With the expiration of the legislation which provided the 1603 grant in lieu of the energy investment tax credit, renewable energy developers must now “sell” the investment tax credit to a tax credit investor. Recapture of the investment tax credit to a tax credit investor occurs if the energy property is foreclosed by a lender during the 5 year tax credit compliance period. As a result, tax credit investors routinely require a lender to forbear exercising its rights against a borrower during the 5 year tax credit compliance period to avoid recapture of the investment tax credit. Obviously forbearance is contrary to the goals of a lender which wants the right to exercise any and all remedies in the event of a default by the owner of the energy property. As a result of the stress between the positions of the tax credit investor and the lender a variety of alternatives to absolute forbearance have evolved. These alternatives include limiting forbearance to solely the energy property, providing the lender with a security interest in the equity interests of the borrower and permitting the lender to exercise its pledge of the equity interests of the borrower, and the exercise of rights against the energy property only in the event of a major default and after notice and an opportunity to cure to the tax credit investor as well as providing the tax credit investor with a purchase right of the energy property. The syndication of the energy investment tax credit to the tax credit investor creates a conflict between the interests of the investor and the lender which can only be resolved by a negotiated forbearance agreement between the parties.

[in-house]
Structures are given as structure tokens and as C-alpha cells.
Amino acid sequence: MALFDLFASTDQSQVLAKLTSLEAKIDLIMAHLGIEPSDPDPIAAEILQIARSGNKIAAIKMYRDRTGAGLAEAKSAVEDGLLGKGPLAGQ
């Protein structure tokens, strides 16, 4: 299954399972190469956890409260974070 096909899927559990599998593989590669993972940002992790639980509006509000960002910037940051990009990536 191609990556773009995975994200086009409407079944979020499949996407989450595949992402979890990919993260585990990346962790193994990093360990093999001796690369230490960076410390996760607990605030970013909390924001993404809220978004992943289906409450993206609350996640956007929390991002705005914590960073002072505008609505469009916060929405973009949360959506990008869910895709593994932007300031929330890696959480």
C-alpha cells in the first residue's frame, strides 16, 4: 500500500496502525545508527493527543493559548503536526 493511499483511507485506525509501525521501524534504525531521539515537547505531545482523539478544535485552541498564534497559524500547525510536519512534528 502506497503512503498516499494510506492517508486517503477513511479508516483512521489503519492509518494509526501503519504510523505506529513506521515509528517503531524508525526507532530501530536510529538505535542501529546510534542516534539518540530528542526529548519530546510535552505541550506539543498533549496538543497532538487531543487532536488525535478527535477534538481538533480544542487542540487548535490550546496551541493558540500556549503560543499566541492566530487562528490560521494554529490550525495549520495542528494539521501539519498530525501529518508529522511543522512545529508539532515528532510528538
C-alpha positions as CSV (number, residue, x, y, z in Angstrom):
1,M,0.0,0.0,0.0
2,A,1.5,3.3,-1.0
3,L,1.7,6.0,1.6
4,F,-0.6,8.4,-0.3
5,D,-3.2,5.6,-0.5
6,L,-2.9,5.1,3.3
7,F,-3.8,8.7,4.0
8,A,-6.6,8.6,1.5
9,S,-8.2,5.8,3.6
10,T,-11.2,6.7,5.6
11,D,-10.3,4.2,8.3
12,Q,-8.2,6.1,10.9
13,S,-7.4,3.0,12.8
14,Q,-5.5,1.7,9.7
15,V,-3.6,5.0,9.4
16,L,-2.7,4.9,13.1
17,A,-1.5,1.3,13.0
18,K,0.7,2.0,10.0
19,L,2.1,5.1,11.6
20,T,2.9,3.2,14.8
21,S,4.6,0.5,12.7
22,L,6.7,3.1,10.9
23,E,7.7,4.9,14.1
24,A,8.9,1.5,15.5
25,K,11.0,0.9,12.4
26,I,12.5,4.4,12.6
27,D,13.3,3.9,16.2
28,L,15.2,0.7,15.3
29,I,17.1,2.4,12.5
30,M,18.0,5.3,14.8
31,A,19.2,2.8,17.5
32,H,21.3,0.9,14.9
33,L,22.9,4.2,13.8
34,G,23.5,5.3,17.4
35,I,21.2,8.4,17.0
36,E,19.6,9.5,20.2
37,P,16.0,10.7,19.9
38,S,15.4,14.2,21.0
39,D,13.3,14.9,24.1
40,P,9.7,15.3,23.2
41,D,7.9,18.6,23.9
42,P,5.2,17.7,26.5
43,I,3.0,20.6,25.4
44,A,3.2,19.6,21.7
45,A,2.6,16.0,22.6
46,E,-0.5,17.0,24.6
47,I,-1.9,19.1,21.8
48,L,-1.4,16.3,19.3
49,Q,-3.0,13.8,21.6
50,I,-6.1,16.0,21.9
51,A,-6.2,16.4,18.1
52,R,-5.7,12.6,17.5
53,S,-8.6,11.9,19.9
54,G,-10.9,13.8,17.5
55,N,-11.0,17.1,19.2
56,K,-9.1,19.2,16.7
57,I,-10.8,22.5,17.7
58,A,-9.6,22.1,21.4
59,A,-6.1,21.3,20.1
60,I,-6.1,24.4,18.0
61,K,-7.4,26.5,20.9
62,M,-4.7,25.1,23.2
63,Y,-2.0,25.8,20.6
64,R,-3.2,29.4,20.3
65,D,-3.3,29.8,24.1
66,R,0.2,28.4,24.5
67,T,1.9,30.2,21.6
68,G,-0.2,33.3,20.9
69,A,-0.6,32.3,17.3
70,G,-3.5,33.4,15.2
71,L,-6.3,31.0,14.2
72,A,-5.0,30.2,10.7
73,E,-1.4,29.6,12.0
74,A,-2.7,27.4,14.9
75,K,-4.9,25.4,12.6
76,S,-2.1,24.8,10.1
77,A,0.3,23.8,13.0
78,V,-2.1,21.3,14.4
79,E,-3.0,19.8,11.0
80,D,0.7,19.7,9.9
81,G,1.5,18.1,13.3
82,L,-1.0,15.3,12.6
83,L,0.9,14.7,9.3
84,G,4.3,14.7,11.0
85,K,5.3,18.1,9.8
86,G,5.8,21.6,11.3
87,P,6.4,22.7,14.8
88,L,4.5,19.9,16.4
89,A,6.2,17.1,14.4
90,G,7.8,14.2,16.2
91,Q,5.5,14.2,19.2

Caribbean islands such as Puerto Rico and the U.S. Virgin Islands have historically been dependent upon imported energy for their energy needs. As a result electricity prices in these Caribbean islands are more than five times the average in the United States. The high cost of electricity makes renewable energy sources such as solar and winds a cost effective alternative. Duane Morris has been active in Puerto Rico and the Virgin Islands representing both governmental agencies as well as clients doing business in both Islands. With the recent dramatic decrease in the cost of solar technology and the availability of a renewable investment tax credit for both solar and wind projects, there should be execellent opportunities for the development renewable energy projects in both Puerto Rico and the Virgin Islands.